Ex-MLB manager Bill Virdon visits his hometown of West Plains, Mo.
WEST PLAINS, Mo. (KY3) - Baseball legend Bill Virdon and his wife Shirley touched base with their hometown of West Plains, Mo., Friday. The Virdons greeted fans of all ages as they made the rounds.
The first stop on the Virdon’s West Plains visit was at the West Plains High School, where the big-league player met with Zizzer baseball players with big-league aspirations of their own.
When a player asked, “Do you think it helped you, being a multi-sport athlete?” Virdon responded with a resounding, “Oh, yes.” Virdon ran track and played football at West Plains High School--but not baseball. In the late 40s--Virdon graduated in 1949--his high school did not have a baseball team. He played in city leagues, then moved up to the minor leagues after high school.
A young boy, no older than four, asked Virdon who he thought was the best batter in baseball history. When Virdon replied, “I think probably Henry Aaron,” the youngster said, “Who’s he?” Shirley Virdon responded, “Hank Aaron. Do you know who he is?” The boy looked confused. He shook his head, “No.”
Another Zizzer player asked Virdon to recall his favorite moment as a player, he did not hesitate to reply, “1960. World Series. We beat the Yankees.” His face lit up with a big smile, as he basked in the eternal glory of being a key player in the series as a centerfielder for the Pittsburgh Pirates. “Bill was very instrumental in winning the first and fourth games of that series,” said his pastor and long-time friend, David Jerome. “He made big plays in center field, and his batting was key to those victories.”
A couple of years ago, Jerome was shocked to learn that nobody had ever written a book about this Ozarks legend of a man. So, he decided to take on the project. He currently is writing Virdon’s biography, with a working title, “Bill Virdon: I Guess I Did That.” “Bill is a very humble, soft-spoken man who never brags about himself,” said Jerome. “Everybody I talked with, especially those who have known him a long time, laugh when they hear the title. ‘Yep, that fits him,’ they say.” Jerome hopes to have the book out in about a year.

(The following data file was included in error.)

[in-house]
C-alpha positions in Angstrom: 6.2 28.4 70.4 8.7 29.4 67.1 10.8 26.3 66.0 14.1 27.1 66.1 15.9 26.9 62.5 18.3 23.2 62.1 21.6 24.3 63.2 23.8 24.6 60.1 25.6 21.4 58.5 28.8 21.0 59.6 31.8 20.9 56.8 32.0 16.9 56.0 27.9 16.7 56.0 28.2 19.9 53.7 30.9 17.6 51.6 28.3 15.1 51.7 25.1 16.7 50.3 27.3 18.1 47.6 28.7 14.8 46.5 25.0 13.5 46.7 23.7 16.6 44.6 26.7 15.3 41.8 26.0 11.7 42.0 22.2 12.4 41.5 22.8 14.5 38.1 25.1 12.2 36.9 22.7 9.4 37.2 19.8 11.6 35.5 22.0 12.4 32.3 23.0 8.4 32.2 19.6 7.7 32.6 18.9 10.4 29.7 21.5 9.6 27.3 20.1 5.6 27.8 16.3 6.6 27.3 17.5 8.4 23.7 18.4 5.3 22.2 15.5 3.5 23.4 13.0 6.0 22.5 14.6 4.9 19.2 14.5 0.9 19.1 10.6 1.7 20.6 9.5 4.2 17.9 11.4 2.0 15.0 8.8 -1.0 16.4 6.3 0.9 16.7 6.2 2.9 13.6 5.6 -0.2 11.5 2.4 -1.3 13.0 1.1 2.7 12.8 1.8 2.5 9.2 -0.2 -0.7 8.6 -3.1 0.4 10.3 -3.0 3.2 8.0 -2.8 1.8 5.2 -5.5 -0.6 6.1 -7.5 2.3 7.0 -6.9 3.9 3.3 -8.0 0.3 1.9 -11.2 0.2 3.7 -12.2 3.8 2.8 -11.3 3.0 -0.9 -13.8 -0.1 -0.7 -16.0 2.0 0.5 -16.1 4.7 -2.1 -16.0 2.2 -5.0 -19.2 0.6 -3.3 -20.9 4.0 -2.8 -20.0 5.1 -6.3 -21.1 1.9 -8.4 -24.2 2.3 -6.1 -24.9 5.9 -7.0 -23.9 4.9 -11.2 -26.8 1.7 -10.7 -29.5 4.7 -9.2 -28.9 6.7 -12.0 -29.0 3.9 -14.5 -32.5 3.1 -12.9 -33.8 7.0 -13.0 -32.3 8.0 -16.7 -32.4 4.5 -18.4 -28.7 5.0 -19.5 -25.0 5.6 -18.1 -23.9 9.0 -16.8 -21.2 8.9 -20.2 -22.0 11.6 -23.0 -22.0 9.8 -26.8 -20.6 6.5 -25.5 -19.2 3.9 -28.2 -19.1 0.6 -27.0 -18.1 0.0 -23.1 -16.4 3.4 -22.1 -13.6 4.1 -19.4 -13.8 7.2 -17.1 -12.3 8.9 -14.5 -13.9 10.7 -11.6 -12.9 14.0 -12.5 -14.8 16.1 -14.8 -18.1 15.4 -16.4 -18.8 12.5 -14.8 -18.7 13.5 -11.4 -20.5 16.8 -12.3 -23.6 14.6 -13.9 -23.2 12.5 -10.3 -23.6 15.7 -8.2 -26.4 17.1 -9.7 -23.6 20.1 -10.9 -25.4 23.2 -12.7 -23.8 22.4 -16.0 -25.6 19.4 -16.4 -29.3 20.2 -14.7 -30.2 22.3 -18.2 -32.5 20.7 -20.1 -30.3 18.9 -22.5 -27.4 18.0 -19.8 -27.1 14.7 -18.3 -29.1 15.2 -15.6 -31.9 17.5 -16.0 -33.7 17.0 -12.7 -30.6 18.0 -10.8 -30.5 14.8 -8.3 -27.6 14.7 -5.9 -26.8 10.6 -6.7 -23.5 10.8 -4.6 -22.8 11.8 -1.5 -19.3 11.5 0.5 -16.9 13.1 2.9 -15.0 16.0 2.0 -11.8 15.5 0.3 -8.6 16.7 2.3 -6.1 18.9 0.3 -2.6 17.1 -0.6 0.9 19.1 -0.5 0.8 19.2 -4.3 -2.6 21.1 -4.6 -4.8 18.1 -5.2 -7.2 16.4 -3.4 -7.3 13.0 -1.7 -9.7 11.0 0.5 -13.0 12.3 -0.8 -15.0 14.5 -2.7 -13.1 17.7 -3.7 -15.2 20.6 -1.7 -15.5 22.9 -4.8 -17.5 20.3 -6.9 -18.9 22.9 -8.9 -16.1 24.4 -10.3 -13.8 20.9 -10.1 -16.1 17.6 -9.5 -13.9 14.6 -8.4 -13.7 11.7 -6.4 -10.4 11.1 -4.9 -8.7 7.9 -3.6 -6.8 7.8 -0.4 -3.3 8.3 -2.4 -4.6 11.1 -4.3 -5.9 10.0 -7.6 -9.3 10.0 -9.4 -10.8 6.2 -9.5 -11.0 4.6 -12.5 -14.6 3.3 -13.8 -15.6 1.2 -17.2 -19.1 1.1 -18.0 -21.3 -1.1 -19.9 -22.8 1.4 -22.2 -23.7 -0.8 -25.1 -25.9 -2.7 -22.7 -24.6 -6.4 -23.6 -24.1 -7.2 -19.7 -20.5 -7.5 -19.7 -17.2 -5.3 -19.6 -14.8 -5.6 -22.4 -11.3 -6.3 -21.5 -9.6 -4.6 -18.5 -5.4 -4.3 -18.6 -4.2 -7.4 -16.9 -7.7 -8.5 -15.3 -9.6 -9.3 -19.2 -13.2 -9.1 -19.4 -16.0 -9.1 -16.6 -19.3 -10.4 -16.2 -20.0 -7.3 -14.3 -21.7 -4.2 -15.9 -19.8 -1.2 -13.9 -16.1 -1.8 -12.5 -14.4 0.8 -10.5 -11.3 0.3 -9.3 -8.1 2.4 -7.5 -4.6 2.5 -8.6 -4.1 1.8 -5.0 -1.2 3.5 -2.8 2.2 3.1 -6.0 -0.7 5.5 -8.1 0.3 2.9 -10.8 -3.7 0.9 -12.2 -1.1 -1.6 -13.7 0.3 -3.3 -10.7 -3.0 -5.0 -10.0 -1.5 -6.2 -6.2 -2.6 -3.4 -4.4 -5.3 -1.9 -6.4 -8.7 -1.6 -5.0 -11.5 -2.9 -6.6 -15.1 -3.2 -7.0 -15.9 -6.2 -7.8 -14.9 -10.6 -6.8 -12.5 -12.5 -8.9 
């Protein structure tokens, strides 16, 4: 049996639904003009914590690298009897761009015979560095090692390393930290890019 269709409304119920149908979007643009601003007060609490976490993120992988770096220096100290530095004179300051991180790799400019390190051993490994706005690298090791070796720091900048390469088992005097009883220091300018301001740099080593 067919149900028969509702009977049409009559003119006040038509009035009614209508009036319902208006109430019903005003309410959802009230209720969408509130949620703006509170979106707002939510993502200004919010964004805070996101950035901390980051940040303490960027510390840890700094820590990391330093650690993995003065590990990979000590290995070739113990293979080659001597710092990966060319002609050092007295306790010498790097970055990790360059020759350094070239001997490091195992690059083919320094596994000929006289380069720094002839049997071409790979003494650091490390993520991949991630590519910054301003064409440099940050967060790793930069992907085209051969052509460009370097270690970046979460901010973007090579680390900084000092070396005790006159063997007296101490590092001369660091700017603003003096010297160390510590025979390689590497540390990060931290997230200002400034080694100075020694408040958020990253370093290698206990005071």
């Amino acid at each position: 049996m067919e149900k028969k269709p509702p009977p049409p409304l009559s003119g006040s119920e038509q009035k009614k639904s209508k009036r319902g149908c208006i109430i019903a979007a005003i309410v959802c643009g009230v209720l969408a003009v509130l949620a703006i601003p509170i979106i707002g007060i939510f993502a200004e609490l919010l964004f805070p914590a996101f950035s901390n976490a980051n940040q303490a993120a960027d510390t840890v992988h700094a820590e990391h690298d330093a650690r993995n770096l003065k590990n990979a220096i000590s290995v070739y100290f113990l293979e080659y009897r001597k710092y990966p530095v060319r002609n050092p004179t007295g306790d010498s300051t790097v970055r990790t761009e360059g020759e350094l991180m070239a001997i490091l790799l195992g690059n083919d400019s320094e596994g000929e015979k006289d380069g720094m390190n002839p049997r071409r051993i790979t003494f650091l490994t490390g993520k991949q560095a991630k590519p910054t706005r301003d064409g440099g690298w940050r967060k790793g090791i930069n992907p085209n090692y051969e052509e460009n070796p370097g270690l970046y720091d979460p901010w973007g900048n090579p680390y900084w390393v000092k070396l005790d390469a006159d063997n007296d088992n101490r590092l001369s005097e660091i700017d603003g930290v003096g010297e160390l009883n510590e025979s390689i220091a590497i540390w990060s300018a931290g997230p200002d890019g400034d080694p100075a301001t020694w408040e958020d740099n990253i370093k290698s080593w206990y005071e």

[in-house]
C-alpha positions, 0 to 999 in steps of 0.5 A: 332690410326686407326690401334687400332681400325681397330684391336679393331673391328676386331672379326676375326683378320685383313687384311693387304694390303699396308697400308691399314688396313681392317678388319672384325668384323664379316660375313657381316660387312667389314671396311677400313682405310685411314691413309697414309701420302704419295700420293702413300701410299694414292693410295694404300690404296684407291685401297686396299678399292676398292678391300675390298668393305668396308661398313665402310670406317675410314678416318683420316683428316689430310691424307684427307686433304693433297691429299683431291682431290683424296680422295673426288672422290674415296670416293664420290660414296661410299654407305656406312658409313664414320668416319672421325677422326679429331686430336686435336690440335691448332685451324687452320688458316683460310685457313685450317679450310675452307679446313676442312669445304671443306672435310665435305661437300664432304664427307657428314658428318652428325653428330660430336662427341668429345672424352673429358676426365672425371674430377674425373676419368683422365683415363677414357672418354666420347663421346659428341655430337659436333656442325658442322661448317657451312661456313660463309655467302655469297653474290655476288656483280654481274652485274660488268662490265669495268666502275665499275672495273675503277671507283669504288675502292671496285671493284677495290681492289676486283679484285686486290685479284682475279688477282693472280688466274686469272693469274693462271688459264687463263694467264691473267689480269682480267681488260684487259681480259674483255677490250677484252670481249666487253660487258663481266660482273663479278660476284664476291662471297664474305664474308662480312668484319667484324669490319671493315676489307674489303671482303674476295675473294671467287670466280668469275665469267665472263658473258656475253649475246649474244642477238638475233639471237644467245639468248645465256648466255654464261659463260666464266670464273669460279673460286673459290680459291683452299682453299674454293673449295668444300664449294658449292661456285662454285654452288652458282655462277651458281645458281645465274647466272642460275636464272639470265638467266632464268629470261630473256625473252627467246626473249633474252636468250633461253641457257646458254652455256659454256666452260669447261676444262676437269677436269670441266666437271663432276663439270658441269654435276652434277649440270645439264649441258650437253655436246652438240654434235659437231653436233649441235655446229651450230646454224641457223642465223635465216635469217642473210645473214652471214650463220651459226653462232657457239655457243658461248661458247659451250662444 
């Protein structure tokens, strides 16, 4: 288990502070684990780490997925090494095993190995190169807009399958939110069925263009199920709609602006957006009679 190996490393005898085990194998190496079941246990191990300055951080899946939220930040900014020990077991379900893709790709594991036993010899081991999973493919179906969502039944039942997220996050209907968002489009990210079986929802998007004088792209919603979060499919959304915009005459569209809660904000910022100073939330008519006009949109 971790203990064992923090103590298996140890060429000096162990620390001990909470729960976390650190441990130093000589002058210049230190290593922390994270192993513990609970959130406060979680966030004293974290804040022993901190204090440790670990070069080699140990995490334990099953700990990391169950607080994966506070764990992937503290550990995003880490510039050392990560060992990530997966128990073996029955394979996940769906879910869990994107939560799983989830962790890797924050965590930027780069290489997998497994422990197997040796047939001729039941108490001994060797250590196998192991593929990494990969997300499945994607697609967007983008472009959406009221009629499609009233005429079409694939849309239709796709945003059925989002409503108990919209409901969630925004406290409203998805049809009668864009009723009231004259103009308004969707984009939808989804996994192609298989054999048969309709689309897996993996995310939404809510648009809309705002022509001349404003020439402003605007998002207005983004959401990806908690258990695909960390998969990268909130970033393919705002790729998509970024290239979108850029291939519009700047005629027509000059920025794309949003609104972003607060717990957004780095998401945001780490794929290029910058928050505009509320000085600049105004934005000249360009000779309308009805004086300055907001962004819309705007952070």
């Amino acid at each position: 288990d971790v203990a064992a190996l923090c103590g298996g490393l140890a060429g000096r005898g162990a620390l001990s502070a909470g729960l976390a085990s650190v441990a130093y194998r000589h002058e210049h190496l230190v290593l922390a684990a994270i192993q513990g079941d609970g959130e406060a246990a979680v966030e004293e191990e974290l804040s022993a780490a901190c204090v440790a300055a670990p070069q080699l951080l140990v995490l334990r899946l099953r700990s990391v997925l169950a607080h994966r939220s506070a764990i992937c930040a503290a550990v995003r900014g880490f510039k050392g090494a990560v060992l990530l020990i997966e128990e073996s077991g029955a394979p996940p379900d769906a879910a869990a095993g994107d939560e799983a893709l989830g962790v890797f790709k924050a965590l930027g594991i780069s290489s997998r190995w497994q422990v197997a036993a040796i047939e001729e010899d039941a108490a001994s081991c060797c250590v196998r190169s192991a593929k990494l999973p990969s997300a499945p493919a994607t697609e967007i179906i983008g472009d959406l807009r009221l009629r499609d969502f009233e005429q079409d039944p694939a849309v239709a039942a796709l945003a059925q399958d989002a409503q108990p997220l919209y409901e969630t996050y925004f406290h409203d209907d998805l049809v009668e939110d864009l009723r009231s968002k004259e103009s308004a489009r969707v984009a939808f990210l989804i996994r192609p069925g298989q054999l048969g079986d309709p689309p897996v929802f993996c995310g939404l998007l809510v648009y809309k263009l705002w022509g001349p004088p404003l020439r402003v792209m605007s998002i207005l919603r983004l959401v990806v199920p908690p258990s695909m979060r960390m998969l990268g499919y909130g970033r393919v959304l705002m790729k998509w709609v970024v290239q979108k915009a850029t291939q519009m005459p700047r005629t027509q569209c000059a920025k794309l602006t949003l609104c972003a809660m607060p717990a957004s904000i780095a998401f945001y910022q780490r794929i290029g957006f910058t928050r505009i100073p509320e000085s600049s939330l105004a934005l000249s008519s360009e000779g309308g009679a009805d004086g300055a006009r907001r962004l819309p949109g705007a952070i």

Jerome’s son-in-law, Mark Topping, is producing a mini-documentary about Virdon to help promote the book. He said the more he learns about Virdon, the more impressed he becomes. “He’s the all-time winningest manager in the Houston Astros’ history, and the first manager ever hired and fired by George Steinbrenner with the Yankees,” said Topping.
Virdon has a long list of accomplishments and career highlights. (For a complete history--read the upcoming biography). He was chosen “Rookie of the Year” when he played for the St. Louis Cardinals in 1955. The Cardinals traded him to the Pittsburgh Pirates, where he played for eleven years before venturing into coaching and managing. “He was the most efficient and effective center fielders, to me, there ever was,” said Jerome. “He rated up with Mickey Mantle, Willie Mays, and others.
When asked whether he preferred playing or managing, Virdon answered, “Playing. Managing was a pain.”
After Virdon finished signing autographs and chatting with the Zizzer players, he and Shirley headed over to the West Plains Welcome Center, where another appreciative group of hometown fans had a chance to meet and greet the small-town boy who made it to the big time.
Laurel Thompson was in the same high school class as Virdon, and played softball with him. “I just felt that Bill could do whatever he wanted to do because we all knew what a great ballplayer he was,” said Thompson.
Even though Virdon worked for many different teams in many different states, the Virdons always kept their home in Springfield, Mo., about 100 miles from where they met in high school. They wanted to raise their three daughters there, and besides, according to Virdon, there’s really nowhere he’d rather live. Out of all of the places he’s played, coached and managed teams, Virdon says there really is no place like home. “It’s just really a great place,” he said.
Bill Virdon will be 90 years old on June 9, 2021. He and Shirley will celebrate their 70th anniversary in November. When asked how they managed to stay together all those years, Bill immediately piped in, “Because I put up with her! “ Shirley burst out in laughter, smiled, and said, “He says because he was gone all the time,” to which Bill replied, “Yep, I figure it’s really only been about 35 years.”
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